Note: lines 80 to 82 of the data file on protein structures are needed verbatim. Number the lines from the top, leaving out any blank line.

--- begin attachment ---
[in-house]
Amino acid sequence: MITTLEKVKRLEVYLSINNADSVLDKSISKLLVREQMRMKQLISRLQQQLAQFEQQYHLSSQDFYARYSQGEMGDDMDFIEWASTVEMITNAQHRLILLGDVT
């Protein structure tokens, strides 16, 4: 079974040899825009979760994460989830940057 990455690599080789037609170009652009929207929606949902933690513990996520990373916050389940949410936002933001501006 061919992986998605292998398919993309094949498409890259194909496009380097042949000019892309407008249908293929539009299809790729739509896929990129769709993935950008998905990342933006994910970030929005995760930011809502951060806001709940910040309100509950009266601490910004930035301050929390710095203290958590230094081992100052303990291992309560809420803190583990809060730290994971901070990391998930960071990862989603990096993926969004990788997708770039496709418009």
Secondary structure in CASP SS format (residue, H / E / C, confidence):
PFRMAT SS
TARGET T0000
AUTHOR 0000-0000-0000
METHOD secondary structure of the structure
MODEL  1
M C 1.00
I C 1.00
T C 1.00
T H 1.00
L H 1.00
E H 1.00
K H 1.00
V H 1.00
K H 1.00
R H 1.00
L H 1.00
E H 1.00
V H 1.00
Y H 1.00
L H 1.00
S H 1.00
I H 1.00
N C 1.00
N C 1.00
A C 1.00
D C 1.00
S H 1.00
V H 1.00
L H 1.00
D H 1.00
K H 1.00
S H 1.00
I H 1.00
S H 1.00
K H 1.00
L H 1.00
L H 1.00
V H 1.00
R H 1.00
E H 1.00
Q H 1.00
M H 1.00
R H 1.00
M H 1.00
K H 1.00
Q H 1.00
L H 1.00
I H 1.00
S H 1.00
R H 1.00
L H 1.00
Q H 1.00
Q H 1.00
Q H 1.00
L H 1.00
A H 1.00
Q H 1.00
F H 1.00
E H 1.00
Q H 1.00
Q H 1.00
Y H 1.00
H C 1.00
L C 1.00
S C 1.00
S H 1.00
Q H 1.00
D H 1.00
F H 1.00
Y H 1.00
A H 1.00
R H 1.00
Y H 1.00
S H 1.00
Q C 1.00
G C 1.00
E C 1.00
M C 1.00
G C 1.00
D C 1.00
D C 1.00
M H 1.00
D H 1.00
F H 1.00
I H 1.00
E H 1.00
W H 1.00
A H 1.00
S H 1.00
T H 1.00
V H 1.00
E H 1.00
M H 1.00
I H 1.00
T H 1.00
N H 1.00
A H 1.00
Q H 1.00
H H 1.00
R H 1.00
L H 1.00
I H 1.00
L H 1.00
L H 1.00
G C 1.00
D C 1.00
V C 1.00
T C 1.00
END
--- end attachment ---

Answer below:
G C 1.00
E C 1.00
M C 1.00